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Summary

Background

Actinic keratoses (AKs) often serve as a primary endpoint for clinical studies. However, reliability of counting these lesions is poor, even among expert dermatologists.

Objectives

To investigate the reliability of counting AKs before and after a yearly consensus meeting, held annually for 4 years.

Methods

As part of the Veterans Affairs (VA) Keratinocyte Carcinoma Chemoprevention Trial, board-certified dermatologists convened annually for 4 years to individually count the number of actinic keratoses on three to five test subjects. The dermatologists then met as a group for a consensus discussion on what constituted an AK lesion on each subject. Afterwards, each dermatologist repeated the independent counting exercise on three to five new subjects. The intraclass correlation coefficient (ICC) was used to analyze the reliability of counting AKs among the dermatologists.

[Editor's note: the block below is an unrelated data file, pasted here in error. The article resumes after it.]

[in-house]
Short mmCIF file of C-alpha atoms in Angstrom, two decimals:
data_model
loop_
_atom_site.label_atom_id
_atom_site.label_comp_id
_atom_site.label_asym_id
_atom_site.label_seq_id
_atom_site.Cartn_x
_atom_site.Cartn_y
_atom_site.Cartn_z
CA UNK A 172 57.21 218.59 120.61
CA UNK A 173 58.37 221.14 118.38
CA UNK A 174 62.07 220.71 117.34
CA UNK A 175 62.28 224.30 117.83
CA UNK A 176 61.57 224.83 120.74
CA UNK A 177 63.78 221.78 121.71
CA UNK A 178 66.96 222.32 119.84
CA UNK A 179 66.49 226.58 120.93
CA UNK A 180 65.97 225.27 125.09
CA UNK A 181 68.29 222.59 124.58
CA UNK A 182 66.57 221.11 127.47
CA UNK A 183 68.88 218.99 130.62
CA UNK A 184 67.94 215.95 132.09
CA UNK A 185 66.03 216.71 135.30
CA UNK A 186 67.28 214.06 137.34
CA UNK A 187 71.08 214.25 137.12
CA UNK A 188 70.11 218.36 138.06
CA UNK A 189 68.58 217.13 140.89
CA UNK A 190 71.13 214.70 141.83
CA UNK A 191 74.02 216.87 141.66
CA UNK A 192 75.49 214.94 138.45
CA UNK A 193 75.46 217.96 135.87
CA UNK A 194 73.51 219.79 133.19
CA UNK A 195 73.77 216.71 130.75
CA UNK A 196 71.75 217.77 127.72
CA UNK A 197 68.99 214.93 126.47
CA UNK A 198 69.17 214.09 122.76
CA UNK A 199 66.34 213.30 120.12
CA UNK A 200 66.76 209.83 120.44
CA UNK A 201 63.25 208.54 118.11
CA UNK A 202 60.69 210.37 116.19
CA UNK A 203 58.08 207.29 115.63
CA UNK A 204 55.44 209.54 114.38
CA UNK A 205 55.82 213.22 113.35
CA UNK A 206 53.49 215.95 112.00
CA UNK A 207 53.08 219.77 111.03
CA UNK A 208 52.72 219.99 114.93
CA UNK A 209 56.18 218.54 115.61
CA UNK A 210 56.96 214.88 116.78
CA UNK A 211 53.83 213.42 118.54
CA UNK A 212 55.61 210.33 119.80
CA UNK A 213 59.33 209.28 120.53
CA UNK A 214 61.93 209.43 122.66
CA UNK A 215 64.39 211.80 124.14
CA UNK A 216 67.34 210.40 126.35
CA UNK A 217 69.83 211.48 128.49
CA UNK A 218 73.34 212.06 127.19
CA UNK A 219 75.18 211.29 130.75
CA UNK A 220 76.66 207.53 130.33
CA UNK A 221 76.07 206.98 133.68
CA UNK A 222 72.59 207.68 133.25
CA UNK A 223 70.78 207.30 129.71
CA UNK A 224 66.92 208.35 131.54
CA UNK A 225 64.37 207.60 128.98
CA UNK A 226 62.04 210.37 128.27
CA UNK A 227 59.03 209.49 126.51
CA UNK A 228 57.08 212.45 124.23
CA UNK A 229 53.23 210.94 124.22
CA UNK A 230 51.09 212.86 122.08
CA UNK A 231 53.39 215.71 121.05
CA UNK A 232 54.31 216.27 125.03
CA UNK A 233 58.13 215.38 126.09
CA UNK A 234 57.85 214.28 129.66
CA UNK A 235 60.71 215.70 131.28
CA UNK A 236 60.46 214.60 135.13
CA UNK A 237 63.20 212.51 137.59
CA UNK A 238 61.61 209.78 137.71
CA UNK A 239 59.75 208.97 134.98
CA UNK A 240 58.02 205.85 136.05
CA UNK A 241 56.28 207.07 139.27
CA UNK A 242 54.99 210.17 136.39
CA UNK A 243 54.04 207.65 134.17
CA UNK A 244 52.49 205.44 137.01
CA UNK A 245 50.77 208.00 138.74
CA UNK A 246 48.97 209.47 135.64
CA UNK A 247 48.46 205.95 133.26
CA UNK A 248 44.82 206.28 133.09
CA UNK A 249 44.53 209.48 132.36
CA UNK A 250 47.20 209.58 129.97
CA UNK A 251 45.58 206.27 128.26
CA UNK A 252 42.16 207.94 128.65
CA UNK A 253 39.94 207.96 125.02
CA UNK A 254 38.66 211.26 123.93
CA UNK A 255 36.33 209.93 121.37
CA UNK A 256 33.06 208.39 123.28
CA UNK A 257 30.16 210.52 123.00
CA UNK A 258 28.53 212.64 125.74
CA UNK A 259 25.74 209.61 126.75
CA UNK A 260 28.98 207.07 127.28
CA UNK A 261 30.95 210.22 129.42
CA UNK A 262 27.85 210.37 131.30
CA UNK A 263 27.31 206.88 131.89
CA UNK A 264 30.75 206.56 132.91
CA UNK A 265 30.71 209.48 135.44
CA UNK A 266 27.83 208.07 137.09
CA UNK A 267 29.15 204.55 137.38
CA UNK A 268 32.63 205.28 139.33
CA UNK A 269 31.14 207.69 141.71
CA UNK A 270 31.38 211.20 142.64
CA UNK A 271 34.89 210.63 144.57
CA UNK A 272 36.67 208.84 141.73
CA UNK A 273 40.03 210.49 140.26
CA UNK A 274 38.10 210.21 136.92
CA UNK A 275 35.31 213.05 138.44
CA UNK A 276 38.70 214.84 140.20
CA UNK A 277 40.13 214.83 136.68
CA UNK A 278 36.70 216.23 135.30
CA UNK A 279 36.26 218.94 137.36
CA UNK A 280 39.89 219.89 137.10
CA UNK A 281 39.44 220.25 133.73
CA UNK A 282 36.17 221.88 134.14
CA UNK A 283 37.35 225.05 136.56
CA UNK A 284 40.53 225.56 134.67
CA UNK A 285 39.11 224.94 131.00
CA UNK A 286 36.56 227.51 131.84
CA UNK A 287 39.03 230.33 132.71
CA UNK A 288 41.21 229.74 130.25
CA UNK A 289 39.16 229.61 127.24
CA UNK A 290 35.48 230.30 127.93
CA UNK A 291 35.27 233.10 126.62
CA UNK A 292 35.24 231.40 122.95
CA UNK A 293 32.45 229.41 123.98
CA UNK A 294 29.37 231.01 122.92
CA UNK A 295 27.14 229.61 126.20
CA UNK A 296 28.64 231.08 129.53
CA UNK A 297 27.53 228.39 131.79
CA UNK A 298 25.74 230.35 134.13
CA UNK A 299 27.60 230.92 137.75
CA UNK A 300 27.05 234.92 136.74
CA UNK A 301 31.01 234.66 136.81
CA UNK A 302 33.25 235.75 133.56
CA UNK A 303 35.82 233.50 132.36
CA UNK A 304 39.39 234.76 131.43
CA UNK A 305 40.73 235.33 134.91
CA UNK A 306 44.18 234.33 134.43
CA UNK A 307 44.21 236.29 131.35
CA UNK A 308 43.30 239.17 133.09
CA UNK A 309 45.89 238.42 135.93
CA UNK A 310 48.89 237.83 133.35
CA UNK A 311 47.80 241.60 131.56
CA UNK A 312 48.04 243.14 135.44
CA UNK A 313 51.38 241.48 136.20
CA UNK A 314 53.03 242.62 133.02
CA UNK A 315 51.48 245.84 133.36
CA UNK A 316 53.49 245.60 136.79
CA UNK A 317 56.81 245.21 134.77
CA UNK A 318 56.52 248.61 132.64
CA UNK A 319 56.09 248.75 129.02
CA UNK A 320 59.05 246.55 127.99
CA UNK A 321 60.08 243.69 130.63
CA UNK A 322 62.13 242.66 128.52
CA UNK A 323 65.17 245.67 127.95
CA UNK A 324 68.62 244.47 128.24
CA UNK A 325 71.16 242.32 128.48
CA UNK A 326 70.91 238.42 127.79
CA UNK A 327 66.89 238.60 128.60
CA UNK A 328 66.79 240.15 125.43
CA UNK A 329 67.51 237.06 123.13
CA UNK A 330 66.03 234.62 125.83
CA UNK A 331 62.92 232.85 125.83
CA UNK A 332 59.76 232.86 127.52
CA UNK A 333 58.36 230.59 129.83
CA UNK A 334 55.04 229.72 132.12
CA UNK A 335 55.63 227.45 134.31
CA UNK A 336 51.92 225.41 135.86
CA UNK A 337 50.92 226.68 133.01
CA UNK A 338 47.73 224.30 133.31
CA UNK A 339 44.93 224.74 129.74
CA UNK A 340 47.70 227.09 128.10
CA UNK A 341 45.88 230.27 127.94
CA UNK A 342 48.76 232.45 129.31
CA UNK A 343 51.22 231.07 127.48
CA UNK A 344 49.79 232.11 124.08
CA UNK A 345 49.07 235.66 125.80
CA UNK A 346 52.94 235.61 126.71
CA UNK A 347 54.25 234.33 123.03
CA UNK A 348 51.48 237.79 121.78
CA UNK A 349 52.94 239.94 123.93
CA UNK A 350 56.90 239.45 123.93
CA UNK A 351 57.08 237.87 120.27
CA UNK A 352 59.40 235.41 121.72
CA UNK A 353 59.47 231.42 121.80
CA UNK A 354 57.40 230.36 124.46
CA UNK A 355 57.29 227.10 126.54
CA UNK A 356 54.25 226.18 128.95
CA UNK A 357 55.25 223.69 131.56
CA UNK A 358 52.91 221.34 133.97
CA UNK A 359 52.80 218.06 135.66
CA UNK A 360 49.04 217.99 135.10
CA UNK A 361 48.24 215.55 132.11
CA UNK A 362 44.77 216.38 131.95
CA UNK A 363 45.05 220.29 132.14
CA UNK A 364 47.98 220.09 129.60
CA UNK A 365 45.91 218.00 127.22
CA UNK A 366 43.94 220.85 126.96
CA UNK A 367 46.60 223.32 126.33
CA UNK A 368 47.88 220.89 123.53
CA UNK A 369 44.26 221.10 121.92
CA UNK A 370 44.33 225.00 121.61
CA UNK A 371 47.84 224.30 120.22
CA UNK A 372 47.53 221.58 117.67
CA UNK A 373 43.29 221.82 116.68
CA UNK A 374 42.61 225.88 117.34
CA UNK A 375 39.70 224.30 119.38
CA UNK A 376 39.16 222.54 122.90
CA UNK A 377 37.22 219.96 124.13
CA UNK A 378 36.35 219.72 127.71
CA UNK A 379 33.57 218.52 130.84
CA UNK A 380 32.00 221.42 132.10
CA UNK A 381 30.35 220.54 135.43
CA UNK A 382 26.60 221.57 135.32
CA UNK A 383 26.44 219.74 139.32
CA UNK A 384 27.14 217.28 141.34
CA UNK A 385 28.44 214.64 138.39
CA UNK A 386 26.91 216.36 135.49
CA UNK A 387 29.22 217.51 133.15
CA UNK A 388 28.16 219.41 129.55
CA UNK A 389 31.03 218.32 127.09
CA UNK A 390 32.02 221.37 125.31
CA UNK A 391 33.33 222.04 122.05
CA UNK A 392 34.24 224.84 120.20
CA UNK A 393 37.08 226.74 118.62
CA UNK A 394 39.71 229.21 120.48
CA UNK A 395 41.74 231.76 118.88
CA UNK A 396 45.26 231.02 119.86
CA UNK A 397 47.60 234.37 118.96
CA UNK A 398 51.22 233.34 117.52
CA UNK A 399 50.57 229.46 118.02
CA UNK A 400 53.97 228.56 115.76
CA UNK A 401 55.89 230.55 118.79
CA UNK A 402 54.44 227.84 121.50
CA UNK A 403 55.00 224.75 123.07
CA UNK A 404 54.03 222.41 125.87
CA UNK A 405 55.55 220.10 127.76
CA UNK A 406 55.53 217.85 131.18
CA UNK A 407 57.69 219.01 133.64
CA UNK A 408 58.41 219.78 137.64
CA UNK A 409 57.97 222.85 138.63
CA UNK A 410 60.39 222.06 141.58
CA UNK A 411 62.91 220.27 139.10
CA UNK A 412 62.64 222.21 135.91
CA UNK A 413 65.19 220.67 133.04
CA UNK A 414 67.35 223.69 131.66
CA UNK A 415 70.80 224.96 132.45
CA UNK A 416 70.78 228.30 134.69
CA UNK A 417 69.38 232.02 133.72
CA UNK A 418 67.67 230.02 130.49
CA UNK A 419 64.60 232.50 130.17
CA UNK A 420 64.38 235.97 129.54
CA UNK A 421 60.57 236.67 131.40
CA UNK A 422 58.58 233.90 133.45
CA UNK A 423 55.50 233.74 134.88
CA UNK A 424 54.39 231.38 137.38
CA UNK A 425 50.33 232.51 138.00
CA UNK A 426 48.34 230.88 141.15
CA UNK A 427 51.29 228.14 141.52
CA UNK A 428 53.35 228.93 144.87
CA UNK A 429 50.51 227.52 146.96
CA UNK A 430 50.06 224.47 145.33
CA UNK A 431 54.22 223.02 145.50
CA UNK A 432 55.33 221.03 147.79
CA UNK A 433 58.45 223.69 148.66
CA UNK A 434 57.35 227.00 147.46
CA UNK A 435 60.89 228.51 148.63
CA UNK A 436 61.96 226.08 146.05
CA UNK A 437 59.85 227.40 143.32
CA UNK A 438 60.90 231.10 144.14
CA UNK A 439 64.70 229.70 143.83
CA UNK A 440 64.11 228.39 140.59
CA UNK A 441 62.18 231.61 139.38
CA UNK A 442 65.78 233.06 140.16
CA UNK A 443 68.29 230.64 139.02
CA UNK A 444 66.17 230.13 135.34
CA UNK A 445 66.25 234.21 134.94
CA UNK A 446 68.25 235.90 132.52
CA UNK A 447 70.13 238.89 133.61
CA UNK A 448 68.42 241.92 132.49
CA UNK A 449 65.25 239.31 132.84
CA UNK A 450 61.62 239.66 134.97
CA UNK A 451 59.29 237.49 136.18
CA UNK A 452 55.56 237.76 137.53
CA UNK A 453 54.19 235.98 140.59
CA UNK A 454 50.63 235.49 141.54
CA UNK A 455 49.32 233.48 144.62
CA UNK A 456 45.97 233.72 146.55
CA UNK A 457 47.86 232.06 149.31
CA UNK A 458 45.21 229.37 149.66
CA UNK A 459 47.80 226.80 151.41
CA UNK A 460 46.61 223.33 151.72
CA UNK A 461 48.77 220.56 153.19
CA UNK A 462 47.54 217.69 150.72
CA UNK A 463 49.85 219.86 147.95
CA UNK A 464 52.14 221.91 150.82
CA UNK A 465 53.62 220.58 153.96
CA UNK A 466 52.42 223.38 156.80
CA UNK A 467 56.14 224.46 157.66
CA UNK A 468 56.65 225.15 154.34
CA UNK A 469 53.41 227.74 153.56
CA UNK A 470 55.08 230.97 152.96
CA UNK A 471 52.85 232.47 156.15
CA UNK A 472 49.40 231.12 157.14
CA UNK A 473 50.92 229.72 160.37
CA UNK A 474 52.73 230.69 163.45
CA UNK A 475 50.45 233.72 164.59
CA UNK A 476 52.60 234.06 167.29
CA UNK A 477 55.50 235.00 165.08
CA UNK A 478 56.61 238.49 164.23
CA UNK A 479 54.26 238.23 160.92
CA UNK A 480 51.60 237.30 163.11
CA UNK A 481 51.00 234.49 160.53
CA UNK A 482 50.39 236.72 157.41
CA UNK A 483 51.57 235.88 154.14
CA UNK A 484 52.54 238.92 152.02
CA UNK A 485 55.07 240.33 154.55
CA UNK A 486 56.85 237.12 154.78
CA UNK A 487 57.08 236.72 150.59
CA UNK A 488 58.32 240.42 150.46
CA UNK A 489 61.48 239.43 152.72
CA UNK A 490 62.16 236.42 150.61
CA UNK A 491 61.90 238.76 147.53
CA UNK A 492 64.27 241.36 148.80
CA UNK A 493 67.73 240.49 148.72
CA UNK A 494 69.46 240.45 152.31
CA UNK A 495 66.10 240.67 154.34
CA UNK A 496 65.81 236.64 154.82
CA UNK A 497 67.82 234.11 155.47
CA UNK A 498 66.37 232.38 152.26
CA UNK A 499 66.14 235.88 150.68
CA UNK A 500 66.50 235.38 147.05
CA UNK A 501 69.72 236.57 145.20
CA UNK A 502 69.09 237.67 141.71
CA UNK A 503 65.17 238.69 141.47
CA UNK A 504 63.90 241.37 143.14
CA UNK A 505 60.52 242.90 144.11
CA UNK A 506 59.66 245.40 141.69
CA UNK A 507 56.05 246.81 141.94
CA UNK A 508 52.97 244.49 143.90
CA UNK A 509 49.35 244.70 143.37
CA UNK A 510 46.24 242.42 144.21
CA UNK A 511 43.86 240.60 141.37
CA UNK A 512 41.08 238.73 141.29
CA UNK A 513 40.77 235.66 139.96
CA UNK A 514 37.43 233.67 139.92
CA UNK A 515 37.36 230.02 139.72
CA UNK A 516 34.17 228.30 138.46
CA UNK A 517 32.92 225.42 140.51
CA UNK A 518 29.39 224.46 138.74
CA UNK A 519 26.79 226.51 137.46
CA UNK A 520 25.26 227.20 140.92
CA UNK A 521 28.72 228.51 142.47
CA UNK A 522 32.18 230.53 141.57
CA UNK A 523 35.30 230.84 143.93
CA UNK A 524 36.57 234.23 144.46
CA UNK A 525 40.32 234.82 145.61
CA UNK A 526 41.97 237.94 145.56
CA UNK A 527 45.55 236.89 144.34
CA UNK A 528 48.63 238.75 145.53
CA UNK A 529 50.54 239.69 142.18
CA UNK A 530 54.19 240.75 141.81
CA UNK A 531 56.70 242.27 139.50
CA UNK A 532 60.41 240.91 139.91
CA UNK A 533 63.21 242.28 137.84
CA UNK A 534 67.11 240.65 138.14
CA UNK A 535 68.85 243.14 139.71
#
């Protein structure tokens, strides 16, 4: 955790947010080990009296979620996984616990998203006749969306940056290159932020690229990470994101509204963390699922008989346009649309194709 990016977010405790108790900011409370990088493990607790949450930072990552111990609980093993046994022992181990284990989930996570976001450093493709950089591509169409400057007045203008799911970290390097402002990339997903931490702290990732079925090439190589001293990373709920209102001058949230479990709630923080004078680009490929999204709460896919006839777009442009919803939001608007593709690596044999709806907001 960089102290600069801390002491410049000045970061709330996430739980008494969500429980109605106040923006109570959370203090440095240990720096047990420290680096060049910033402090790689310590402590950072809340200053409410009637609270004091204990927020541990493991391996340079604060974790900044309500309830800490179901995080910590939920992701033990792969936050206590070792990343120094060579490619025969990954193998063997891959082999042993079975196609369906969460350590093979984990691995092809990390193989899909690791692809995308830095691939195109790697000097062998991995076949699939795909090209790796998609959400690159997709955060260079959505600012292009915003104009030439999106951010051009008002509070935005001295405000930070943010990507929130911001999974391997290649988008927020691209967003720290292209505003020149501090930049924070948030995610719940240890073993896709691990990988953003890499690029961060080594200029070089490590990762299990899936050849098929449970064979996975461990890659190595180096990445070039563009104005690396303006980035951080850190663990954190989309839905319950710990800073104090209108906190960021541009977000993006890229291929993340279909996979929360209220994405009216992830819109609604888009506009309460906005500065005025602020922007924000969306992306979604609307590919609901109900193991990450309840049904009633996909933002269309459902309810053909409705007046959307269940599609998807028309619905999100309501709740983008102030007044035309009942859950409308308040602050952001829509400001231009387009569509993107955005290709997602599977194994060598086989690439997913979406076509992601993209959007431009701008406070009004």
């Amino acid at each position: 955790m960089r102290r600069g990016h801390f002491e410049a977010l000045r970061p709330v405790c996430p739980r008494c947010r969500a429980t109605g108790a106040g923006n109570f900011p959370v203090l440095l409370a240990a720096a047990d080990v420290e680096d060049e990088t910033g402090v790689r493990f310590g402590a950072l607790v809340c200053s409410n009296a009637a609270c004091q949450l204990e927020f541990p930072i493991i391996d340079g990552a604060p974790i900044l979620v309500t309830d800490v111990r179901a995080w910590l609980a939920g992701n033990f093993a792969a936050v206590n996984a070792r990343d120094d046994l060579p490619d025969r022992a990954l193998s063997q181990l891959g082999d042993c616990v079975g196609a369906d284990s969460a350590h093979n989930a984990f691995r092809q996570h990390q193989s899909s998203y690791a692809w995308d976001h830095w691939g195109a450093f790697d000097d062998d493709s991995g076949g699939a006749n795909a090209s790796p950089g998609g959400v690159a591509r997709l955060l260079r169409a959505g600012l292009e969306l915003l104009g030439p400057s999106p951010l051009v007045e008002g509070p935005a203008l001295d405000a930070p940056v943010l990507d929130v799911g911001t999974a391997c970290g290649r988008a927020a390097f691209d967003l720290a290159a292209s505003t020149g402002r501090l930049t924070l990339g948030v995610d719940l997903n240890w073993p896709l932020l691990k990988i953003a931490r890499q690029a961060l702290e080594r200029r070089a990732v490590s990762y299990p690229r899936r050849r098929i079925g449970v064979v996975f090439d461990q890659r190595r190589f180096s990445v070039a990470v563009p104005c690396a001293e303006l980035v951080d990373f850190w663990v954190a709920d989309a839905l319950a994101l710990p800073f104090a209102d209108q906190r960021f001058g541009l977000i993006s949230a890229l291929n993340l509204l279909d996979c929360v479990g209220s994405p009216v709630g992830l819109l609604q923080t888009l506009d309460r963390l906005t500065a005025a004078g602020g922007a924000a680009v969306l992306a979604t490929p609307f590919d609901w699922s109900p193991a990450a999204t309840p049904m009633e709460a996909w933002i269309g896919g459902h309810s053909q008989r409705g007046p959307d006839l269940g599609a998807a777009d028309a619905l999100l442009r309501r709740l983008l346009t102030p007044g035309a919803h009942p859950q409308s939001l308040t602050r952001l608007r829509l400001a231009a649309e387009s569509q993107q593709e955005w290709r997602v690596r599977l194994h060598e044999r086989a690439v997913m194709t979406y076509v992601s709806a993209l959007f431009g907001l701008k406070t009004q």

Results

Eight dermatologists participated in this exercise for 4 consecutive years. Pre-consensus discussion ICCs over 4 years were 0·18, 0·34, 0·38, 0·75, respectively, showing sustained improvement with each consensus discussion. The greatest improvement in reliability of AK counts was shown during the first year of consensus discussions, when the ICC improved from 0·18 to 0·67. There was no improvement by the fourth year of consensus discussion, with pre- and post-consensus ICCs of 0·75 and 0·75, respectively.

Conclusions

Annual consensus discussions can lead to improvement in reliability of AK counts. This improvement was sustained over 4 years. By the fourth year, the discussion meeting had no effect on improvement in reliability. A consensus meeting discussion may be helpful for improving reliability in other trials.